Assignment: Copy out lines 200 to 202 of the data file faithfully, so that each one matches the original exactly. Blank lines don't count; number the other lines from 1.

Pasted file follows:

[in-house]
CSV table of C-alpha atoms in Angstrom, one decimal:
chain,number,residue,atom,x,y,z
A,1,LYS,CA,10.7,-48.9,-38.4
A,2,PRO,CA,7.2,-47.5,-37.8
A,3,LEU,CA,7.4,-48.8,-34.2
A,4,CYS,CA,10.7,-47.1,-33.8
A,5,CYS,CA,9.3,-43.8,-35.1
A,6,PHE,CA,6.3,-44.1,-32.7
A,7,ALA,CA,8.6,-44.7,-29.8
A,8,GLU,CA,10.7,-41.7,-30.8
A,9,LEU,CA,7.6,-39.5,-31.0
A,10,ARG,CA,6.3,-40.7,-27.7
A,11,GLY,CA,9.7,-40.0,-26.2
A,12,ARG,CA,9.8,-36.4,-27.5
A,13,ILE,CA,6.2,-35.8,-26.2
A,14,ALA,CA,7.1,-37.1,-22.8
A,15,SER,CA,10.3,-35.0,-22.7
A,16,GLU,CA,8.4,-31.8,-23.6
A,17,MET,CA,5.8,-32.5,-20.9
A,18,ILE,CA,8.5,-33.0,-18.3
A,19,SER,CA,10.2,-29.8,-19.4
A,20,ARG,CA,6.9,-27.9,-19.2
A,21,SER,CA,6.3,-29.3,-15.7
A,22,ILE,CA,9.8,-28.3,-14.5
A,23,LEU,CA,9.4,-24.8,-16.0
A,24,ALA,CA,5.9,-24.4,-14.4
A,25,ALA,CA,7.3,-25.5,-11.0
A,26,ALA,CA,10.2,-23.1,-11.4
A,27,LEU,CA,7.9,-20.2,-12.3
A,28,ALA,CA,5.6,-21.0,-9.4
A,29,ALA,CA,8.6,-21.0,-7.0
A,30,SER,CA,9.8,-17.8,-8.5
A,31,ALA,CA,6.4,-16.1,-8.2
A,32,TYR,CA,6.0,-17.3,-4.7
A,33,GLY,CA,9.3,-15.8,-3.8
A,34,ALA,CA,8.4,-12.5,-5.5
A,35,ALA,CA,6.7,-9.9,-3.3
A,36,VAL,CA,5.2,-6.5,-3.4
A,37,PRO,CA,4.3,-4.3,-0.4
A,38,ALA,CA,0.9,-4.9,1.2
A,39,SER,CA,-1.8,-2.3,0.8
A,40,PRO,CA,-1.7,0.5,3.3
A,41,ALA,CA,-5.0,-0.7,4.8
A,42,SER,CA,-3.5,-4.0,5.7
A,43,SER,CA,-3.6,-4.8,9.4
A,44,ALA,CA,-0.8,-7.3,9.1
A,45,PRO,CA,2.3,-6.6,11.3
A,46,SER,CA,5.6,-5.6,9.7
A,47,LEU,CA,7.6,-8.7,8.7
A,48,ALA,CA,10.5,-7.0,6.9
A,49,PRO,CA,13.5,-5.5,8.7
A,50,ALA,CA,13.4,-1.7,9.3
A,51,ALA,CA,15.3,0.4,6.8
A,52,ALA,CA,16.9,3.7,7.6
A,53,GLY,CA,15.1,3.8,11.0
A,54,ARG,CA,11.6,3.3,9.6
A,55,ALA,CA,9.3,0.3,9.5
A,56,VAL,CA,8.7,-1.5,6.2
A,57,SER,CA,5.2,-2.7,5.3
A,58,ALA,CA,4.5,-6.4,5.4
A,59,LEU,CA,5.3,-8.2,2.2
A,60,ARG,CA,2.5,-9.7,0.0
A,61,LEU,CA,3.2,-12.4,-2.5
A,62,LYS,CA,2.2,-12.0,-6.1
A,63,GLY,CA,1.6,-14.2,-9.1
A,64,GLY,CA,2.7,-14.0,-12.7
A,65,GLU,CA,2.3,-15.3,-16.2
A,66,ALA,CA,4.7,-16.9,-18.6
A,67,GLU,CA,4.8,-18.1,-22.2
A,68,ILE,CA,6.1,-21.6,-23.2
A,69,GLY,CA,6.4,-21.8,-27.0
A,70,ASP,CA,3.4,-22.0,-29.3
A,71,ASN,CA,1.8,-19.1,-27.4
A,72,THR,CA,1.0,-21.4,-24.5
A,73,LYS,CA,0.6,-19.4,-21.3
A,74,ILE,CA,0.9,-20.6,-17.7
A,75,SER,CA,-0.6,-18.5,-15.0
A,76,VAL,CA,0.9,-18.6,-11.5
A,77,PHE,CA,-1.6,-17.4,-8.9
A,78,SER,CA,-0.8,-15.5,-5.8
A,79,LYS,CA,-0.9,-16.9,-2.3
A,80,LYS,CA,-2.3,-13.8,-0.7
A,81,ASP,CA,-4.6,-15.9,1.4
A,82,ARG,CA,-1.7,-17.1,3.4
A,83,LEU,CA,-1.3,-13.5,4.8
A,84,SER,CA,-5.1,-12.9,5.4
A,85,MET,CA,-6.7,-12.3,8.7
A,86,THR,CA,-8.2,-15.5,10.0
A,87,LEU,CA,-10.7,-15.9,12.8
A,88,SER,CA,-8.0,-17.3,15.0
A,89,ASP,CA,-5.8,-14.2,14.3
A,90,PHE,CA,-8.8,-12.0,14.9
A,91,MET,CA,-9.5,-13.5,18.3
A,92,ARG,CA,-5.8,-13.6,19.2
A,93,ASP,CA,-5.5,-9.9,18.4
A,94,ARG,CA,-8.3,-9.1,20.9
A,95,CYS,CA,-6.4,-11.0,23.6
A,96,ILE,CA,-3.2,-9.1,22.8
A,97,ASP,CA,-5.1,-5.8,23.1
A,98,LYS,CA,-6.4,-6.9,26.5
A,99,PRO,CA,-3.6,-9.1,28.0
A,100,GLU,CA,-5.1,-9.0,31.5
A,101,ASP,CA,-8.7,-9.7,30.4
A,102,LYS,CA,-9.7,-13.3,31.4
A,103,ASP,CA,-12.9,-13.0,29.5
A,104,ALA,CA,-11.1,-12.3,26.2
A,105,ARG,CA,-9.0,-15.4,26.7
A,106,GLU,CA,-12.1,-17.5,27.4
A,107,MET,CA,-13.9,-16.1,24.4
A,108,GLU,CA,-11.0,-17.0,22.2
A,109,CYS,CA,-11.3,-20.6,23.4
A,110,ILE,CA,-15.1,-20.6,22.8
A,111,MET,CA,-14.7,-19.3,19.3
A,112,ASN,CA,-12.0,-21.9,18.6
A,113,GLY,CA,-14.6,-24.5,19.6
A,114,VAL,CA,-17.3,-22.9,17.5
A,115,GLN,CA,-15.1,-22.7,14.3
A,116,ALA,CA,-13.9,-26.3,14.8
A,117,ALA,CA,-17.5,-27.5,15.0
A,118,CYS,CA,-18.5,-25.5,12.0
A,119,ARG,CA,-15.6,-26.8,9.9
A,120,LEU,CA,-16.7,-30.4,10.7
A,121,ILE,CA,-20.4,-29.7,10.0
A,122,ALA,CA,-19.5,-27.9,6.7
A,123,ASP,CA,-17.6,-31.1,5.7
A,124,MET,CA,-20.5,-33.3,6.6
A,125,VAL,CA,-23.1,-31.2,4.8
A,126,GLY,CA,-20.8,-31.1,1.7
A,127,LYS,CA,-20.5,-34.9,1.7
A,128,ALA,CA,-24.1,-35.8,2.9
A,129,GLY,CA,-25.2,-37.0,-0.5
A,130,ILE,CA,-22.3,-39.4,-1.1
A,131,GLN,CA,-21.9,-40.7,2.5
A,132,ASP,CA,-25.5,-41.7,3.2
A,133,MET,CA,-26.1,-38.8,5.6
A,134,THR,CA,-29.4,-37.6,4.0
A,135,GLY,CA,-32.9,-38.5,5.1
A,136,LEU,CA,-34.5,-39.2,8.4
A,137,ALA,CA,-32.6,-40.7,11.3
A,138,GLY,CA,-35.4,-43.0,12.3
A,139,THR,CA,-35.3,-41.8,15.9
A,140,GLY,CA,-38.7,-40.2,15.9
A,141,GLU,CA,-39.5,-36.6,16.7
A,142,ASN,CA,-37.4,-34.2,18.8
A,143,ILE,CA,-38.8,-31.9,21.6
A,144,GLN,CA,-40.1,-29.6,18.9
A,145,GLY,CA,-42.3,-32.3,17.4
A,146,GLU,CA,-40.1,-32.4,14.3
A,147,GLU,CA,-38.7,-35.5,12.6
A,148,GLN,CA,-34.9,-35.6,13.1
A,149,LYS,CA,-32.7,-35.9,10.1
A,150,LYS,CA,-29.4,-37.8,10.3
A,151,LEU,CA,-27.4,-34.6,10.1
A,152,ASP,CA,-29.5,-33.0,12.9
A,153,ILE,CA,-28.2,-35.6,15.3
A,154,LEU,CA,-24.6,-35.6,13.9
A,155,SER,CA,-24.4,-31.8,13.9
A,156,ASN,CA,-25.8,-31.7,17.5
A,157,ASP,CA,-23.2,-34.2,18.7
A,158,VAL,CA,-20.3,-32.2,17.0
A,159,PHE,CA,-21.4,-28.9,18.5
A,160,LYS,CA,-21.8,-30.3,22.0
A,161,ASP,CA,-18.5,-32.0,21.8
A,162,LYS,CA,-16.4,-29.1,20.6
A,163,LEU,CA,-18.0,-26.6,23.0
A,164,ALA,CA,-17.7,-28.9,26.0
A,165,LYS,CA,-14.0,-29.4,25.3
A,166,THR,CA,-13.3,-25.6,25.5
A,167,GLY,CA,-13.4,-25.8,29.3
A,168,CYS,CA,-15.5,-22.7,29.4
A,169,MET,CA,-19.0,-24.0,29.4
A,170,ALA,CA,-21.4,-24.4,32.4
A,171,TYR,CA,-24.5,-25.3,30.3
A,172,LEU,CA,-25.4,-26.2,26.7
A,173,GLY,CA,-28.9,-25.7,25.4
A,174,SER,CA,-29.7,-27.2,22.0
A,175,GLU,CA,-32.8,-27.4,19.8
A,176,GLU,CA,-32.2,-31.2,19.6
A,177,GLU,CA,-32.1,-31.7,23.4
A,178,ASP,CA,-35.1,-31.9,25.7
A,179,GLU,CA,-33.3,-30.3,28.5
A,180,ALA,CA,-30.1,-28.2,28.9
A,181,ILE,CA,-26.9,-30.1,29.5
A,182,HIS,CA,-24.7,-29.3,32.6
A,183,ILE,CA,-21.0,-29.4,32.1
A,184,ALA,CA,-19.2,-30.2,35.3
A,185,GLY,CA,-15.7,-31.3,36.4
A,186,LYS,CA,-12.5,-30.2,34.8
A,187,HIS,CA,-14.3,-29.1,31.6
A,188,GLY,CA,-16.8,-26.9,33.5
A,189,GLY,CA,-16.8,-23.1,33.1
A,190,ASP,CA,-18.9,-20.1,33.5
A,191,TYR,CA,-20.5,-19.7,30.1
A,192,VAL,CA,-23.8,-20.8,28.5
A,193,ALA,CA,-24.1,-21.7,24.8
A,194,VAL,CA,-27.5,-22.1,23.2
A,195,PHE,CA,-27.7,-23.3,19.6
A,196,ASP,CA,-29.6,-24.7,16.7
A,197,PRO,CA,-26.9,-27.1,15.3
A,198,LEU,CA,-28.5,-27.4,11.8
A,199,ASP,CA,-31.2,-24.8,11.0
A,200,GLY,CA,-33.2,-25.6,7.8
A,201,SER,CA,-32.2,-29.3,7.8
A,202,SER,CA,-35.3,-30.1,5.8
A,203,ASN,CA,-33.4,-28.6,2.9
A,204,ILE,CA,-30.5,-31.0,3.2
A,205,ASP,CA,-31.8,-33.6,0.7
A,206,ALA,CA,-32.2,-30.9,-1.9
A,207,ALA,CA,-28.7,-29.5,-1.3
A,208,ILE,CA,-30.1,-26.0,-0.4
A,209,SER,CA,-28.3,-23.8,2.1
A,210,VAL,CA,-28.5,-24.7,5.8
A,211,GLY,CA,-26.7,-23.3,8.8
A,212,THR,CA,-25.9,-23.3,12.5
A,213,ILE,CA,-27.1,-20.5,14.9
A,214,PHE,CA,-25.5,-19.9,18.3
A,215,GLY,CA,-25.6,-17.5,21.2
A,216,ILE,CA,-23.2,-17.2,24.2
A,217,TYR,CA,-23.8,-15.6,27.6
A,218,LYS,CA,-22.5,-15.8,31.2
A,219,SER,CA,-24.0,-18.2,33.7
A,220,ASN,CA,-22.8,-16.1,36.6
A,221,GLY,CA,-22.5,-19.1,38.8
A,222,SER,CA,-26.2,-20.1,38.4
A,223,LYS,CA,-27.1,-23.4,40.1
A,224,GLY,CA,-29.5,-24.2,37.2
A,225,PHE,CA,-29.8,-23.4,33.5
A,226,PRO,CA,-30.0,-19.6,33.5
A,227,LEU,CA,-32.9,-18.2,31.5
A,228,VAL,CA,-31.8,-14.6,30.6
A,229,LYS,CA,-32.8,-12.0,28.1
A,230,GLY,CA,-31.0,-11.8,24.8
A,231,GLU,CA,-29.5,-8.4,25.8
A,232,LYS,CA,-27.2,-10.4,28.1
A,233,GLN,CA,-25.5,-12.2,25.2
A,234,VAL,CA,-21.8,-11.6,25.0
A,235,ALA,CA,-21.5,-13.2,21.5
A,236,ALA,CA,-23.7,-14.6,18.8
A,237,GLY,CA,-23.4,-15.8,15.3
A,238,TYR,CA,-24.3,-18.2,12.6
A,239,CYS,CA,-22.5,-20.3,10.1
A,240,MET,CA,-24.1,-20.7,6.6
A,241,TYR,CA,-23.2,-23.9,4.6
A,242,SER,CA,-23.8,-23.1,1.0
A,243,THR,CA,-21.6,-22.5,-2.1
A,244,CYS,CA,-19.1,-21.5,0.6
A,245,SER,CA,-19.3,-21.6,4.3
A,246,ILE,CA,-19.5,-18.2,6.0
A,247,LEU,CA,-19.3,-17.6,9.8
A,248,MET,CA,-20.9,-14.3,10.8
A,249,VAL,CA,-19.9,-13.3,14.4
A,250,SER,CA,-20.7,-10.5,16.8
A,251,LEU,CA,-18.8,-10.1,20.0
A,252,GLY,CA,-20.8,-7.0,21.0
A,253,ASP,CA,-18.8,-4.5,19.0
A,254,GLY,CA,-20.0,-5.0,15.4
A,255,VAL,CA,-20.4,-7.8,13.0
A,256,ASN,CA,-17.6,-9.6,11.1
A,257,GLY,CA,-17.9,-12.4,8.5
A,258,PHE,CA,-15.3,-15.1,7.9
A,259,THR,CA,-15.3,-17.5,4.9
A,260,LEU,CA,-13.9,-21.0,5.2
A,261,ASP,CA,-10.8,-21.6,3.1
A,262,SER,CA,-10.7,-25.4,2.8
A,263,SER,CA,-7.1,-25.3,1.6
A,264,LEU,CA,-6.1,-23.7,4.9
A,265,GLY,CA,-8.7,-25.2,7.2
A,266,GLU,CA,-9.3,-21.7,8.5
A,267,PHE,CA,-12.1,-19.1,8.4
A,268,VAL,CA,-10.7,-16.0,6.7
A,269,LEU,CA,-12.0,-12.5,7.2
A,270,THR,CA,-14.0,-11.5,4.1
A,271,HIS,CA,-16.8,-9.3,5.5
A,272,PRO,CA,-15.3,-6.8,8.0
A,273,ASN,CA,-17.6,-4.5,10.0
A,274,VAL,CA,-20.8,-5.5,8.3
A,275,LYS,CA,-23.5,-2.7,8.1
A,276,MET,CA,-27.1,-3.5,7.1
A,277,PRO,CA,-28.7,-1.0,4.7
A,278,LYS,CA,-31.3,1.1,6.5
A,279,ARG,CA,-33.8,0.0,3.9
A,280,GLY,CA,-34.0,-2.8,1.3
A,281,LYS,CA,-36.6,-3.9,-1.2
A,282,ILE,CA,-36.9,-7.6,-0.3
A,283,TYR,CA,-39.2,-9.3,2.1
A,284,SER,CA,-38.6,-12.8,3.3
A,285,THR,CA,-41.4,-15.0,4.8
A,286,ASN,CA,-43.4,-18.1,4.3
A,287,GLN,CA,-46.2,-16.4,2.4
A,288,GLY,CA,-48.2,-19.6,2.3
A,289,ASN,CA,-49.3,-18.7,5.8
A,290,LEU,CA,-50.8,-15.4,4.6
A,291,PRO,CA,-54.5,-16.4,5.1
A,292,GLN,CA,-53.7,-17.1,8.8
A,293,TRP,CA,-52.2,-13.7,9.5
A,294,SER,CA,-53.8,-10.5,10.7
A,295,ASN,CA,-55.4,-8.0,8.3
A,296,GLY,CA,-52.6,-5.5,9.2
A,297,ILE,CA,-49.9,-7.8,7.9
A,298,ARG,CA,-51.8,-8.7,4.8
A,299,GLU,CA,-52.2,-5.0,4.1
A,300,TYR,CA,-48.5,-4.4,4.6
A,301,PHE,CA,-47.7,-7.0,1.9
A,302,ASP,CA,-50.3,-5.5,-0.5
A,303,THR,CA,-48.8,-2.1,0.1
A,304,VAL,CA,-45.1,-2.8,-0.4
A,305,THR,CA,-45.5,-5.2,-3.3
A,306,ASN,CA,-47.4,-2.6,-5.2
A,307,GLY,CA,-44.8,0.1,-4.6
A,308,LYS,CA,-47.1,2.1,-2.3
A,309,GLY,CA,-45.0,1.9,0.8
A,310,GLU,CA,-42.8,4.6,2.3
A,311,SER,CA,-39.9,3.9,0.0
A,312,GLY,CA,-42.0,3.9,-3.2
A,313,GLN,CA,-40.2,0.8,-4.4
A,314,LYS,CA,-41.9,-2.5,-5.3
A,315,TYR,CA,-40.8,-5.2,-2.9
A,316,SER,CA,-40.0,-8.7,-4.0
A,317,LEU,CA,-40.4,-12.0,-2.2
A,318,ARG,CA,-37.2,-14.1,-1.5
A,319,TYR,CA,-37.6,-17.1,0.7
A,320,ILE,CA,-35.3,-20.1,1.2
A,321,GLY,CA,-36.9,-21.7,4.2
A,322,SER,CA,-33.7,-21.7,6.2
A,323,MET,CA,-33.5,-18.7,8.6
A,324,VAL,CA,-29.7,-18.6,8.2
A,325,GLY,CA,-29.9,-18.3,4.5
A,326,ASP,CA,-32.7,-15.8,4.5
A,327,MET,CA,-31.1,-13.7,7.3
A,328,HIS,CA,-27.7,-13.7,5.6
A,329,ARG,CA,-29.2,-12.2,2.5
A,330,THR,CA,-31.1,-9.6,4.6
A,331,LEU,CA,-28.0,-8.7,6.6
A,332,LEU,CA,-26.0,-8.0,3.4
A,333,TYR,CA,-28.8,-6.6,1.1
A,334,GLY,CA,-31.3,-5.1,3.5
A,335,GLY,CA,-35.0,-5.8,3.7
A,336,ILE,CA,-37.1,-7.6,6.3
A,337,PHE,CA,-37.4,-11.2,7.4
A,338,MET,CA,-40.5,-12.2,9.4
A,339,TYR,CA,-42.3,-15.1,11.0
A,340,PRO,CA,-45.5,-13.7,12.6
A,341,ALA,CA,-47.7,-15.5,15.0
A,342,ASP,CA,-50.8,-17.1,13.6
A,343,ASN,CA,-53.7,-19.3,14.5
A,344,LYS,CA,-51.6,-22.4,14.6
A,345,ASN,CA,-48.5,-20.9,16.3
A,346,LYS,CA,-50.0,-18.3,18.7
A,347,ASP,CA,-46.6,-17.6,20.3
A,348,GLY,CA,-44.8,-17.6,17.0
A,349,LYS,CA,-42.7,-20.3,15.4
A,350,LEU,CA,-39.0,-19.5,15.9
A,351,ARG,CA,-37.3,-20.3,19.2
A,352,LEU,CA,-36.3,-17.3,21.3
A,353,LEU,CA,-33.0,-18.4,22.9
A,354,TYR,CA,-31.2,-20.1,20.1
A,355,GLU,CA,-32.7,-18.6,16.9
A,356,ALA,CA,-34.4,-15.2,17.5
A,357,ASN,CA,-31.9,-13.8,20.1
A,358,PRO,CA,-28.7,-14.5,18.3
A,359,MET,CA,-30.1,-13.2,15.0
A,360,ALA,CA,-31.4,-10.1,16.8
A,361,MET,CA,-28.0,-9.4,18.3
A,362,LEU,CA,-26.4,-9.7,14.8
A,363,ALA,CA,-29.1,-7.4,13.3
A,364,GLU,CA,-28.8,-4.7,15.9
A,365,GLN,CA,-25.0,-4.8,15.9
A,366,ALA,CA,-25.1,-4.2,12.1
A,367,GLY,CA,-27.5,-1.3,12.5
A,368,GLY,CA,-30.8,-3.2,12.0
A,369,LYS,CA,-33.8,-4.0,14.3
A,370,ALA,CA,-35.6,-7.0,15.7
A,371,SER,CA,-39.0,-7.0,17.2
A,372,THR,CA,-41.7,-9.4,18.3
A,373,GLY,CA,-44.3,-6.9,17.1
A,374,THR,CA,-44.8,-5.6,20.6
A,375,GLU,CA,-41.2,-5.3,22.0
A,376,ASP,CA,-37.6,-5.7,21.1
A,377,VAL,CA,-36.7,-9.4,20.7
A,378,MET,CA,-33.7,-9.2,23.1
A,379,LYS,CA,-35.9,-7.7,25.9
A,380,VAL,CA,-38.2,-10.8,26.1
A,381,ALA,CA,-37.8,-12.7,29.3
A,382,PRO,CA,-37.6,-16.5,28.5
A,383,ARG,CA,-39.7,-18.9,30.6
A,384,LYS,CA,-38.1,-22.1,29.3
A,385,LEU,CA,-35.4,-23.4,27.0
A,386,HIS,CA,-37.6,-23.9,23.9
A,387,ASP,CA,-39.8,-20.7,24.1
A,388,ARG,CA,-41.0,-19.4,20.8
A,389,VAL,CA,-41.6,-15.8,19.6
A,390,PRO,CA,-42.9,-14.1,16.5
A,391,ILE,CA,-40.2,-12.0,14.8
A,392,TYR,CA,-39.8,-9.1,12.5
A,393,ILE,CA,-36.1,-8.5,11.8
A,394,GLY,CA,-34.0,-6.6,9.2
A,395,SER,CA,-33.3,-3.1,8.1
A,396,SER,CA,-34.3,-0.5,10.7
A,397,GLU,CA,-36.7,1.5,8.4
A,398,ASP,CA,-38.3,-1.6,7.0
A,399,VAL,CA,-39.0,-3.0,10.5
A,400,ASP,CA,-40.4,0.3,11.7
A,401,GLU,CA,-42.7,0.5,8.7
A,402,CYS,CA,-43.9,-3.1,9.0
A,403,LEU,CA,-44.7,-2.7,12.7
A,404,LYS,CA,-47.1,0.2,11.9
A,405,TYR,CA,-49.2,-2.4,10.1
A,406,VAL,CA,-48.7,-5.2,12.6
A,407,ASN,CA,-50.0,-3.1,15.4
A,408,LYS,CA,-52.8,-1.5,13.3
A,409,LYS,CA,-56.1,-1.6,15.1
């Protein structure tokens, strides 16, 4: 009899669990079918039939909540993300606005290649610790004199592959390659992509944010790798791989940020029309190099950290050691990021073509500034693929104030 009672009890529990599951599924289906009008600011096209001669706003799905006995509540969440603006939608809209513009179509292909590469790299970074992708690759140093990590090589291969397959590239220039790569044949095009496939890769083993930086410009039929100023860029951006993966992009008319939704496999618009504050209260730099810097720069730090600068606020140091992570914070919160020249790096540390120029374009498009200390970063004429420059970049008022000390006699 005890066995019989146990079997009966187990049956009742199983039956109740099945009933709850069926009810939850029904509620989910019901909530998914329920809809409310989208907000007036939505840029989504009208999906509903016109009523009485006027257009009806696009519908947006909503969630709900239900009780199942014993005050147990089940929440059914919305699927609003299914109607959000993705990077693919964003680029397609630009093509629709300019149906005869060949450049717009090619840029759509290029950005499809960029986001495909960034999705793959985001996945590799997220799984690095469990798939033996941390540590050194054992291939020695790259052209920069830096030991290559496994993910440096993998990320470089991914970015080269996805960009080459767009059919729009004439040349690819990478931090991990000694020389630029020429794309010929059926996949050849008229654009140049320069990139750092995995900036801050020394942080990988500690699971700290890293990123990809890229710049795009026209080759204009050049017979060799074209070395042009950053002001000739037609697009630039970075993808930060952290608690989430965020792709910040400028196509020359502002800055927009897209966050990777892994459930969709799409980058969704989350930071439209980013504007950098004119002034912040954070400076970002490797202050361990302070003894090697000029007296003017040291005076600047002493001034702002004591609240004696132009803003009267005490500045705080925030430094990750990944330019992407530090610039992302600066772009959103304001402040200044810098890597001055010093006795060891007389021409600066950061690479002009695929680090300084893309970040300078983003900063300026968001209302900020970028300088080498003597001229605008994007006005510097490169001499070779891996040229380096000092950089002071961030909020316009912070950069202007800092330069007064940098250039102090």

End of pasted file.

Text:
A,197,PRO,CA,-26.9,-27.1,15.3
A,198,LEU,CA,-28.5,-27.4,11.8
A,199,ASP,CA,-31.2,-24.8,11.0